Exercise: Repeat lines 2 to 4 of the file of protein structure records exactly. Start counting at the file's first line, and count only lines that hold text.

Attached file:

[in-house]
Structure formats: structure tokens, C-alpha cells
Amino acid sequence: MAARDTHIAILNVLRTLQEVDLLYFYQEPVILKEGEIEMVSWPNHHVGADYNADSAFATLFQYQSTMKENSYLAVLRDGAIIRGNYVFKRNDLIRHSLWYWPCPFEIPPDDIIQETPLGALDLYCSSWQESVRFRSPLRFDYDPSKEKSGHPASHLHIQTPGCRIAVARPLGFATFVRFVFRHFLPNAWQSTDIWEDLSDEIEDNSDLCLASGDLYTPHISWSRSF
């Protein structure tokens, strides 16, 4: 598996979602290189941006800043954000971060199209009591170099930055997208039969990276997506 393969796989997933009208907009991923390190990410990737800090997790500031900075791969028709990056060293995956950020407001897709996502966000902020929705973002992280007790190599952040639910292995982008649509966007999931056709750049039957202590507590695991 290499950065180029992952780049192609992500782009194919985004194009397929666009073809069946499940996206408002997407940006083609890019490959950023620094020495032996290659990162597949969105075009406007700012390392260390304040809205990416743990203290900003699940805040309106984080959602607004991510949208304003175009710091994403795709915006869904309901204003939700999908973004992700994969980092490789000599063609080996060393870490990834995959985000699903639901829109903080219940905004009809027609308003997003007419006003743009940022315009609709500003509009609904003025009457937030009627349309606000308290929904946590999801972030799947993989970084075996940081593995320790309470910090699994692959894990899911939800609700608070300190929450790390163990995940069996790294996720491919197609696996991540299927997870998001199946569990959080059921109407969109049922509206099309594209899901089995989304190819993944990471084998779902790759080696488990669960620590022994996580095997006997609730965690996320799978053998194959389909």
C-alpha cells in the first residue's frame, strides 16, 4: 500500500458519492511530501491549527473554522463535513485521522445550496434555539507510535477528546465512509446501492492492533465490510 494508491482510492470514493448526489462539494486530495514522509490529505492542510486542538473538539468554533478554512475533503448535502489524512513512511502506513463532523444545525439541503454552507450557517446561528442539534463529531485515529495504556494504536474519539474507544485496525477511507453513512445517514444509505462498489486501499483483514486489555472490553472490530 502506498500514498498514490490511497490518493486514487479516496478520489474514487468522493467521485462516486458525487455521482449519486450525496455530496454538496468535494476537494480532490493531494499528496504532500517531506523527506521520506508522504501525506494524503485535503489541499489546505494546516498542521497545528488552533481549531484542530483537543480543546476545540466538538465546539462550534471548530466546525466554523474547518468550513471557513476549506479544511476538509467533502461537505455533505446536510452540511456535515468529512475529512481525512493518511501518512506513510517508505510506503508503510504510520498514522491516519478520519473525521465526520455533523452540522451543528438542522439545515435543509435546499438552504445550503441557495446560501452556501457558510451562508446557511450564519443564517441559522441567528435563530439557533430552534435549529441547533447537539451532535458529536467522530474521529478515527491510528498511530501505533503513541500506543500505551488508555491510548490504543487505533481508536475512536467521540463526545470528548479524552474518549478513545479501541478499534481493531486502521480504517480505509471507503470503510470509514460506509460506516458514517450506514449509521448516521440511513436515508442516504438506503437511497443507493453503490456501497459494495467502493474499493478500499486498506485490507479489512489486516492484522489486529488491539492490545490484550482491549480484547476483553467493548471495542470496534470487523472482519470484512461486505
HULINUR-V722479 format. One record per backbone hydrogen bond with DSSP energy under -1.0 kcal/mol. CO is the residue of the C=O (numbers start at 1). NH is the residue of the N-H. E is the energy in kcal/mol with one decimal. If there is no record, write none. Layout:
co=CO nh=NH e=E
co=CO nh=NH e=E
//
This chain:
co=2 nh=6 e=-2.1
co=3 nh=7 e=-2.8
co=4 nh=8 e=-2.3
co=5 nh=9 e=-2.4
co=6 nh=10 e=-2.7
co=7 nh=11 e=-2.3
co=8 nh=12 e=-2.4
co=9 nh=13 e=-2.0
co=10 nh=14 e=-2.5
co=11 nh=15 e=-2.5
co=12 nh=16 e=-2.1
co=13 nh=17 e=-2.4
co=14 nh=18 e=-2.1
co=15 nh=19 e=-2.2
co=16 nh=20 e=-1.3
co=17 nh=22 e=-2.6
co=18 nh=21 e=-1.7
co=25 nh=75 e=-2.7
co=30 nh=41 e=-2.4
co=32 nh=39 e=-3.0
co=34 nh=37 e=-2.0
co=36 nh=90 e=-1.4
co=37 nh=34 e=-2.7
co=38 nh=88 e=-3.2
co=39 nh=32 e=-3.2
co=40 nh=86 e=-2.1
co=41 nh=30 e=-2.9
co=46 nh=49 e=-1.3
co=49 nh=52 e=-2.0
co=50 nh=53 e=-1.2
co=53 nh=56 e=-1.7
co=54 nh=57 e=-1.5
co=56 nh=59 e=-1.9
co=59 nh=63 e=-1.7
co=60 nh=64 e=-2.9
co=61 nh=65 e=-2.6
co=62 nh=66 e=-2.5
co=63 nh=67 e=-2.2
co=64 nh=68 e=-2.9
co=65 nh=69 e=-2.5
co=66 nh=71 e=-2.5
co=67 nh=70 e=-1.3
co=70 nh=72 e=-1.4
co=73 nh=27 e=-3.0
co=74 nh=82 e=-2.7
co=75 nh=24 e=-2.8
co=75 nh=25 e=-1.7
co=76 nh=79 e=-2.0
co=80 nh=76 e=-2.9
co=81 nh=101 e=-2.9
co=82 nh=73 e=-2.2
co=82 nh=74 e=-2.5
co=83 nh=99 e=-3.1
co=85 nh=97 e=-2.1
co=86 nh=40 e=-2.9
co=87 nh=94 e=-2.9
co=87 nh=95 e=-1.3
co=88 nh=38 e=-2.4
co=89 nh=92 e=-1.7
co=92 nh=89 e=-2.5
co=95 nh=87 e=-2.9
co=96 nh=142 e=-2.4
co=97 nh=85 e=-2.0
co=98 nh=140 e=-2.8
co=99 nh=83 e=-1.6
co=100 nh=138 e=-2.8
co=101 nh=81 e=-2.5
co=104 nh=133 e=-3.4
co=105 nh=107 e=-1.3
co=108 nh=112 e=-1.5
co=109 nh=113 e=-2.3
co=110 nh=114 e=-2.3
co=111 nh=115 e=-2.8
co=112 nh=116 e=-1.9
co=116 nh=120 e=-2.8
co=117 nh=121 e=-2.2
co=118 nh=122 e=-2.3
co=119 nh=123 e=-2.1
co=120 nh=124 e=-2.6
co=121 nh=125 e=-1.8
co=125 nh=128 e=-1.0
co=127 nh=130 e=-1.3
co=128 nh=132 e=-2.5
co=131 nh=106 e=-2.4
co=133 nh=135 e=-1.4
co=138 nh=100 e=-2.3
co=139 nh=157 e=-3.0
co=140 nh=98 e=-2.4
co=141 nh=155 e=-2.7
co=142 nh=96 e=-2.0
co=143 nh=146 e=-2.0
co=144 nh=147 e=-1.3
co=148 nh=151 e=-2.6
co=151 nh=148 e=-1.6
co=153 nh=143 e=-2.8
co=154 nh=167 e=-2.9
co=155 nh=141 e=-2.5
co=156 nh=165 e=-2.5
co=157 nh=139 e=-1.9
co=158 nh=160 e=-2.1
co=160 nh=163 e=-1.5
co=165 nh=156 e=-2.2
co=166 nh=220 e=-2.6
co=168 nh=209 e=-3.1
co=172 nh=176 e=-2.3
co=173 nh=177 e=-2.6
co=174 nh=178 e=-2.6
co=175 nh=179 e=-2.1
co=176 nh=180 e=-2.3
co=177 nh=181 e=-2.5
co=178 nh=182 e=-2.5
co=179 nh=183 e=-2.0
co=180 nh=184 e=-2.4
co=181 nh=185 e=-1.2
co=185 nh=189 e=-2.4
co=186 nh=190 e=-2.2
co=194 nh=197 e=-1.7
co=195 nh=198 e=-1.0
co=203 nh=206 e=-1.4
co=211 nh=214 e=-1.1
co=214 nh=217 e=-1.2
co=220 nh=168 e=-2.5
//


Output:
Structure formats: structure tokens, C-alpha cells
Amino acid sequence: MAARDTHIAILNVLRTLQEVDLLYFYQEPVILKEGEIEMVSWPNHHVGADYNADSAFATLFQYQSTMKENSYLAVLRDGAIIRGNYVFKRNDLIRHSLWYWPCPFEIPPDDIIQETPLGALDLYCSSWQESVRFRSPLRFDYDPSKEKSGHPASHLHIQTPGCRIAVARPLGFATFVRFVFRHFLPNAWQSTDIWEDLSDEIEDNSDLCLASGDLYTPHISWSRSF
């Protein structure tokens, strides 16, 4: 598996979602290189941006800043954000971060199209009591170099930055997208039969990276997506 393969796989997933009208907009991923390190990410990737800090997790500031900075791969028709990056060293995956950020407001897709996502966000902020929705973002992280007790190599952040639910292995982008649509966007999931056709750049039957202590507590695991 290499950065180029992952780049192609992500782009194919985004194009397929666009073809069946499940996206408002997407940006083609890019490959950023620094020495032996290659990162597949969105075009406007700012390392260390304040809205990416743990203290900003699940805040309106984080959602607004991510949208304003175009710091994403795709915006869904309901204003939700999908973004992700994969980092490789000599063609080996060393870490990834995959985000699903639901829109903080219940905004009809027609308003997003007419006003743009940022315009609709500003509009609904003025009457937030009627349309606000308290929904946590999801972030799947993989970084075996940081593995320790309470910090699994692959894990899911939800609700608070300190929450790390163990995940069996790294996720491919197609696996991540299927997870998001199946569990959080059921109407969109049922509206099309594209899901089995989304190819993944990471084998779902790759080696488990669960620590022994996580095997006997609730965690996320799978053998194959389909």